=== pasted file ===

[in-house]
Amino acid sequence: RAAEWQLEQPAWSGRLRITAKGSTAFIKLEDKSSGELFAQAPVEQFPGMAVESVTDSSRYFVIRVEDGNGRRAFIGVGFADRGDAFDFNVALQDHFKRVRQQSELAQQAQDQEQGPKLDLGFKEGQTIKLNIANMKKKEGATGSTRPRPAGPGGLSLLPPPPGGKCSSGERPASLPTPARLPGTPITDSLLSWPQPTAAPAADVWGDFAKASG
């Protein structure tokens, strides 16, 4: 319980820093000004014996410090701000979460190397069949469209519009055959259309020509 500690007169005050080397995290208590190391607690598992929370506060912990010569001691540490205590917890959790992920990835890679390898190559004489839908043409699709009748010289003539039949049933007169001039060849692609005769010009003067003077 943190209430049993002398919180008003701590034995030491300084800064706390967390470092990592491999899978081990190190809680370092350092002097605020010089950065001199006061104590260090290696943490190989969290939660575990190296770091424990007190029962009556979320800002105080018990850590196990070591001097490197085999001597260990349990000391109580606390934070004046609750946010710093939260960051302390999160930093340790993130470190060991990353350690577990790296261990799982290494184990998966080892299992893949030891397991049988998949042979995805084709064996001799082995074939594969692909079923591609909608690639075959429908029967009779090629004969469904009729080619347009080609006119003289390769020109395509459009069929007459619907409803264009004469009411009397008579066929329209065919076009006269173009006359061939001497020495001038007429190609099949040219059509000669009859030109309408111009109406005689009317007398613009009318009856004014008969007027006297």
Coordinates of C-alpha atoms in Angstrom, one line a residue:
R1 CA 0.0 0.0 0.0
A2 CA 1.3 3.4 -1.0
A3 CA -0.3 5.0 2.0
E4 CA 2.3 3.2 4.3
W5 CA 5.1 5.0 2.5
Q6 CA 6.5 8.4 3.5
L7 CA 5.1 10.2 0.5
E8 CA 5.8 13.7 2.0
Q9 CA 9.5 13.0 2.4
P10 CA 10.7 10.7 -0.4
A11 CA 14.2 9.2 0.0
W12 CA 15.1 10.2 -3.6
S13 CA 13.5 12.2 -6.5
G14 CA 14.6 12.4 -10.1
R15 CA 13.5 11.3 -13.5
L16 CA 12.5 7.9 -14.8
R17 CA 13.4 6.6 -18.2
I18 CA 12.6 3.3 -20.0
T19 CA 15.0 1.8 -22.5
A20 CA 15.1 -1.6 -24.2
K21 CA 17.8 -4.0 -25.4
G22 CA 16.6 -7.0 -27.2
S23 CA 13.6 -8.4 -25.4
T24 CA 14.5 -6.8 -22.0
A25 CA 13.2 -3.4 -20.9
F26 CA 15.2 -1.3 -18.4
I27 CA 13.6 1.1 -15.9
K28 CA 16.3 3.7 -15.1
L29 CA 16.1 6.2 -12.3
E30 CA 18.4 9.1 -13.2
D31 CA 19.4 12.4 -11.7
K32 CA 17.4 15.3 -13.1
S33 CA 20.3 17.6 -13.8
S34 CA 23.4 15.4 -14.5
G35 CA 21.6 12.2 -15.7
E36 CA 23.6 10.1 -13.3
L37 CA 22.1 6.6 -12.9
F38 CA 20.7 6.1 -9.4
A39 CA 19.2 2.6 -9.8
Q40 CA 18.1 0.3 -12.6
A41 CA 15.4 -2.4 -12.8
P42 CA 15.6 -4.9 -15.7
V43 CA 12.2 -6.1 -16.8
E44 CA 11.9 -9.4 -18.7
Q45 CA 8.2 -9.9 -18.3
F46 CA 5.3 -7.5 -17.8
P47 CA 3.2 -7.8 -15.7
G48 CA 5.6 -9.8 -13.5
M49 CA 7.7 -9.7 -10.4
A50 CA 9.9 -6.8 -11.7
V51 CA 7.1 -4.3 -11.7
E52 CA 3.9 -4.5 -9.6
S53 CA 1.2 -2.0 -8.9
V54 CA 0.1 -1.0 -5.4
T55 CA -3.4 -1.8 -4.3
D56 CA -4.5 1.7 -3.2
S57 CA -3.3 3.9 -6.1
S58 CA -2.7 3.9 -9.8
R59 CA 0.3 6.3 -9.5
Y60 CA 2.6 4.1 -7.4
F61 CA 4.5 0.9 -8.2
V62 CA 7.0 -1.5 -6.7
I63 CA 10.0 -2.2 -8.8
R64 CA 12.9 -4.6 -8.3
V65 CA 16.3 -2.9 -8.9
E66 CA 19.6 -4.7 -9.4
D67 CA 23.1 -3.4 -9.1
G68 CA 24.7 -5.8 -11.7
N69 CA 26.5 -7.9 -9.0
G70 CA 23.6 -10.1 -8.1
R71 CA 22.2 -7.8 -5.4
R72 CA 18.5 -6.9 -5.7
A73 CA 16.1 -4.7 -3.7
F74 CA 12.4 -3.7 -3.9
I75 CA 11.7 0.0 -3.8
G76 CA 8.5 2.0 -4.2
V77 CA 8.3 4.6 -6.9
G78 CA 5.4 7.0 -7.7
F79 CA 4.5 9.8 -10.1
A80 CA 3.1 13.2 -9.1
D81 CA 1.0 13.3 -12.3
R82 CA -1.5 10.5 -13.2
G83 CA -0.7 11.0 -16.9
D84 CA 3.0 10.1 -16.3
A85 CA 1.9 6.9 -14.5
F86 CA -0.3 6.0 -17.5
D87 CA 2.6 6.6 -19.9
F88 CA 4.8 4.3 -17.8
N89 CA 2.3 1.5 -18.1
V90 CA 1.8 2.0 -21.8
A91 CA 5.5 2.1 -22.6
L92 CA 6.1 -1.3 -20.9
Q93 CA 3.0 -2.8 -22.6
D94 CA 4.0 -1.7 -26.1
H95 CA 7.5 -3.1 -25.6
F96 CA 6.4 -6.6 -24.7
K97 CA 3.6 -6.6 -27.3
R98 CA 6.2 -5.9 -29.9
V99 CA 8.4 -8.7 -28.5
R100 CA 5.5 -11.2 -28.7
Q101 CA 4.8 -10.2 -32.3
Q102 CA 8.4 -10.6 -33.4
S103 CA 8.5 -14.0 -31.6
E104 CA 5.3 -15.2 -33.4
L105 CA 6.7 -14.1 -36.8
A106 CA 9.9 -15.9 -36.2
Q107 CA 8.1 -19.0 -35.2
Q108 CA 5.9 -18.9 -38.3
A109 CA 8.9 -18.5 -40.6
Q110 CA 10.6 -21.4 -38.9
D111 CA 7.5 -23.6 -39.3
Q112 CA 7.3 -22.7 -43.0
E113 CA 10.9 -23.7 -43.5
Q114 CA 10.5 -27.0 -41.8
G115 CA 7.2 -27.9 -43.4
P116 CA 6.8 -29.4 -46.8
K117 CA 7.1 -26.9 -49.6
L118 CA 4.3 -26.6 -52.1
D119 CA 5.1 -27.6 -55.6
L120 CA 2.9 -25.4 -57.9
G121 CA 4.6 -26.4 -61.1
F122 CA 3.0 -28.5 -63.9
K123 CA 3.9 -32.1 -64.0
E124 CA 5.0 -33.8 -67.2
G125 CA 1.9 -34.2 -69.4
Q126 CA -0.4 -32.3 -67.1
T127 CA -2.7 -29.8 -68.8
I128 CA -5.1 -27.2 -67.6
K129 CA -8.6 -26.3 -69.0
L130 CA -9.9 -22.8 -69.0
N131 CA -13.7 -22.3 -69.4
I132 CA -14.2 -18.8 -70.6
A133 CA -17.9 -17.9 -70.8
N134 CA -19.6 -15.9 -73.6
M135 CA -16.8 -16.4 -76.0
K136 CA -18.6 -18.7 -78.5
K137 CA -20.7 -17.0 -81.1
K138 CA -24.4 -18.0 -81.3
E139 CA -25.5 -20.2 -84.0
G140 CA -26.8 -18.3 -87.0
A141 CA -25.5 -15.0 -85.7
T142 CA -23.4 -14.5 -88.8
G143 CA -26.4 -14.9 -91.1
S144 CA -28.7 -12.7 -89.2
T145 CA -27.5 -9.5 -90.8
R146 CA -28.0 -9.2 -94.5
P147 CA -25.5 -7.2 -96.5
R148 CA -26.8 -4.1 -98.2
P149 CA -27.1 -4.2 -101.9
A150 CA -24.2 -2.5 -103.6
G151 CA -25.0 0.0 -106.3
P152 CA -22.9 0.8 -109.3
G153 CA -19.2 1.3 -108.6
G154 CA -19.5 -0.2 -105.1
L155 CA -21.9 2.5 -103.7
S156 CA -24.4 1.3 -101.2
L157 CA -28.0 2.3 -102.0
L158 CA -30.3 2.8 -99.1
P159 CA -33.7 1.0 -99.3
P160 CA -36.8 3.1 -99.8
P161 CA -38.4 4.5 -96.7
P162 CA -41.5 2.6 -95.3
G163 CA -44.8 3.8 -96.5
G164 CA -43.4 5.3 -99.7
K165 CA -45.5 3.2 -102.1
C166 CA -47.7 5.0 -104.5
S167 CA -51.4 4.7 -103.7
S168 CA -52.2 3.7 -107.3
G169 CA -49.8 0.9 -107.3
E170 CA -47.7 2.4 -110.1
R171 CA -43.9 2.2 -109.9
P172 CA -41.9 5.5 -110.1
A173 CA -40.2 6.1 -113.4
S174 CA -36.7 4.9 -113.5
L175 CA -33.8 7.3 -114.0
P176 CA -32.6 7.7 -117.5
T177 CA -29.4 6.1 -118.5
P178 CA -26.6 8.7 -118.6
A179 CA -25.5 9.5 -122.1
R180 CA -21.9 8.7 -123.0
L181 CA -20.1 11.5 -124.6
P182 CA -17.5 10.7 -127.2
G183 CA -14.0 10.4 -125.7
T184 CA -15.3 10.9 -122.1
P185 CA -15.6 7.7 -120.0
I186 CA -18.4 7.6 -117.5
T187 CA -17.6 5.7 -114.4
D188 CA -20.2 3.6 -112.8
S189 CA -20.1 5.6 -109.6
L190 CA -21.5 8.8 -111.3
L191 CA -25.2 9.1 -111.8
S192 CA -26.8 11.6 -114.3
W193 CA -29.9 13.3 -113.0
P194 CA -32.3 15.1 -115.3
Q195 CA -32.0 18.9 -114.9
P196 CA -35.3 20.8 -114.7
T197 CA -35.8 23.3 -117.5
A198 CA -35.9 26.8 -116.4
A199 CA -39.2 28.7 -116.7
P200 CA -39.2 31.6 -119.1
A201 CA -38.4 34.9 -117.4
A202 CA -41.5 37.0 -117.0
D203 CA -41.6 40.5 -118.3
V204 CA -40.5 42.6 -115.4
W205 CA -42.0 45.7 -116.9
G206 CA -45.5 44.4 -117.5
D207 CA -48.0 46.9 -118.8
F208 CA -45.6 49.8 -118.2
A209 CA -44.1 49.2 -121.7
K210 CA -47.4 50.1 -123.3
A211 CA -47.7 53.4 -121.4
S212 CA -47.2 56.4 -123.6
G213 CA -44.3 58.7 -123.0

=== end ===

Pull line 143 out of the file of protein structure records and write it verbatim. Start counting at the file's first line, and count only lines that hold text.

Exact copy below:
E139 CA -25.5 -20.2 -84.0